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Seattle's ultimate jinx: The 5-foot snowstorm that hit in January, 1880

Over five feet of snow fell on Seattle in early January 1880. The city wasn't used to such heavy snow. Schools closed, trains didn't run, and the city's activities ground to a halt. This photo was taken on January 10th, 1880 after the great snow. It shows the view up Cherry Street from First Avenue towards First Hill. (Photo 1983.10.6267 // PEMCO Webster & Stevens Collection, Museum of History & Industry, Seattle)

SEATTLE -- The lesson of the day: Never taunt Mother Nature...

In January of 1880, Washington Territory Governor Elisha Ferry made a bold statement during his "State of the Territory" report (remember, Washington would not become a state until nine years later) assuring the world that "ice and snow are almost unknown in Washington Territory," according to research done by local historian Paul Dorpat, as published in Historylink.org.

The report would run in the Seattle P-I that Sunday, January 4th -- already when strong winds had begun to blow, Dorpat wrote. It would freeze that Sunday night, and then on Monday, the snow began to fall.

And fall. And fall...

Snow forecasting in modern day times around Seattle is quite the challenge, and that's with super computers, high tech satellites, and the internet. Back then when there was hardly any weather data to be had, you were at the mercy of educated guessing. So imagine their surprise when it would snow for eight days straight.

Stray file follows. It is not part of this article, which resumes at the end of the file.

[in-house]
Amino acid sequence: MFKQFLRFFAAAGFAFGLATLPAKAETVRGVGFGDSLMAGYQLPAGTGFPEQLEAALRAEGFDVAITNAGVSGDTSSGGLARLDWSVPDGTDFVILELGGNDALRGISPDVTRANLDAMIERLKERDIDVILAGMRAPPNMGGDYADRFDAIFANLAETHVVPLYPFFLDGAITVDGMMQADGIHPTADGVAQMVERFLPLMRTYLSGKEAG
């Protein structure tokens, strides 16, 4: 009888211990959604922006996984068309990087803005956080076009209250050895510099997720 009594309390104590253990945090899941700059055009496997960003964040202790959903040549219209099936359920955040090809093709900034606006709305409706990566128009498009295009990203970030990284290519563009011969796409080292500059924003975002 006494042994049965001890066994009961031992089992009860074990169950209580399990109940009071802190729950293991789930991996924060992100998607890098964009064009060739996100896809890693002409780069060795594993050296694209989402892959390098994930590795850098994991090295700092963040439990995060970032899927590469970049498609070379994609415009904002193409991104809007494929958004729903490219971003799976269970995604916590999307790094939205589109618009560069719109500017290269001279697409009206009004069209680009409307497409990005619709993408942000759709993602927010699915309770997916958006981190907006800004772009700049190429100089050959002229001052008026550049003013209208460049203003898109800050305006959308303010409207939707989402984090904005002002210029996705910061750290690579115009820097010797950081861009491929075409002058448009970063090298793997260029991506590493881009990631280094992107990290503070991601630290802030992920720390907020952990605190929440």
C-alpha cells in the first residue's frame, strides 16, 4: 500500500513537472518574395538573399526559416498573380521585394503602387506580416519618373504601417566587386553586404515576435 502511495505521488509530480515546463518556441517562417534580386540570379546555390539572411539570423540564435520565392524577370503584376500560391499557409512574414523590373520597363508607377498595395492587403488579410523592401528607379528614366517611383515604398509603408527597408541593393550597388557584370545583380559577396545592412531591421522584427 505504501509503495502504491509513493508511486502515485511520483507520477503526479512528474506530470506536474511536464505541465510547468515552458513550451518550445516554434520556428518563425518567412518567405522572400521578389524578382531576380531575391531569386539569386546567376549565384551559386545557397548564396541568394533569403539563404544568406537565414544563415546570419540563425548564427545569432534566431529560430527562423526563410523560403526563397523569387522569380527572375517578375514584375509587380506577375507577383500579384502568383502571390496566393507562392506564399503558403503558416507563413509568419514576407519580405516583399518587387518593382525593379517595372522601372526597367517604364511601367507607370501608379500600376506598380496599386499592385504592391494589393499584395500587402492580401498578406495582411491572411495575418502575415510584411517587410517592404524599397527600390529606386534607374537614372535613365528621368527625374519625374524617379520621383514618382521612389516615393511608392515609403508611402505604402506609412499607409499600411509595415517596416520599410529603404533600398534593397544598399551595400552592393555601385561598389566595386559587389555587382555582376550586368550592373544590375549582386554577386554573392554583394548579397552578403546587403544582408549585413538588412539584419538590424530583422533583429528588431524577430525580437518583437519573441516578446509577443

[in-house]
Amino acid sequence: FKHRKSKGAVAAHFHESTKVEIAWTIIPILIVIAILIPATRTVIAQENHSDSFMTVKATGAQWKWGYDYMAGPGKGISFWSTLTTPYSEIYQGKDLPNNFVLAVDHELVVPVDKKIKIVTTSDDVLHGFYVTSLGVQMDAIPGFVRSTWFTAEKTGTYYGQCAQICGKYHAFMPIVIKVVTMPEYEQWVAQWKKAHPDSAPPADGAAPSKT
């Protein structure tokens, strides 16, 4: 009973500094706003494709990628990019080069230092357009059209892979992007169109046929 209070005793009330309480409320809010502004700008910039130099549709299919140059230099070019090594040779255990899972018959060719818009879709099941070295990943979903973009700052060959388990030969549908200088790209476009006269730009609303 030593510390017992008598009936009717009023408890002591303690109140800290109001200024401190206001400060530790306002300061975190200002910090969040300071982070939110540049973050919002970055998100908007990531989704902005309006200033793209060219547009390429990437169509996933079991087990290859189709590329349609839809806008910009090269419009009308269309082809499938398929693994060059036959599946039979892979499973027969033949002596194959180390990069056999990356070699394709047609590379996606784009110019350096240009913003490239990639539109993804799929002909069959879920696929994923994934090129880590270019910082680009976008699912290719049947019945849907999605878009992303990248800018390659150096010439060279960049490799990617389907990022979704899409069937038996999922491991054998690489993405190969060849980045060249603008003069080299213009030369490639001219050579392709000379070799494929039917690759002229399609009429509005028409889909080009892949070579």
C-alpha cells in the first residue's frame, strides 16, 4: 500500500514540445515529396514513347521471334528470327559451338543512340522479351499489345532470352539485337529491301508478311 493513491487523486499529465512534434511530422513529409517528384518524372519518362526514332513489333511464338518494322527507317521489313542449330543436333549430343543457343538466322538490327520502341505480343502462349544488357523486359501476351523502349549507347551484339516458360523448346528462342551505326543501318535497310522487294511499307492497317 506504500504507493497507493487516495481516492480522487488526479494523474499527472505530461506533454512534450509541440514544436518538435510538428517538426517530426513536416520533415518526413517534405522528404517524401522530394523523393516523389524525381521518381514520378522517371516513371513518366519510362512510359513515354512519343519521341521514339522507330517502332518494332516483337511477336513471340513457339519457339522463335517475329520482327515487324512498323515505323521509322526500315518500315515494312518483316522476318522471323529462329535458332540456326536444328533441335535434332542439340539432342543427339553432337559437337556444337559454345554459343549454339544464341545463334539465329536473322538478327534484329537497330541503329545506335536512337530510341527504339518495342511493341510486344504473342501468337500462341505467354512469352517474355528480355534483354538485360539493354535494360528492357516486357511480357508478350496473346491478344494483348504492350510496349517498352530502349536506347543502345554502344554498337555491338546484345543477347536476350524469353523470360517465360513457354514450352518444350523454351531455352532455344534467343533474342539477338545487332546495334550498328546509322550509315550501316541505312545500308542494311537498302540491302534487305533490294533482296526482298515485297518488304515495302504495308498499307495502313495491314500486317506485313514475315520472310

"Two days later, on Thursday January 8, the paper exclaimed, 'There's no telling the depth of snow a few hours ahead. We tried it and wretchedly failed. The prophecy and the actual measurements do not jibe ... We'll be safe this time and suppose this morning's snow depth at ten feet,' " Dorpat wrote.

Ten feet, eh? (By the way, I'm so using the phrase "The prophecy and the actual measurements do not jibe" the next time a snow forecast busts around here...)

Dorpat says it was actually "only" a little less than 5 feet by then, and already Seattleites were waving the white flag.

"We shall have to admit hereafter that snow does occasionally fall in this country .... The average citizen walks nowadays as though he were drunk," Dorpat quoted the P-I.

Snow continued through that following weekend, making an eight day snowfall total of 64 inches of snow. It would stand -- and still stands -- as among the greatest snowstorms in Seattle history, probably only closely rivaled by the 21.5" of one-day snow during the blizzard of Feb. 1916 and the month-long arctic outbreak of January 1950.

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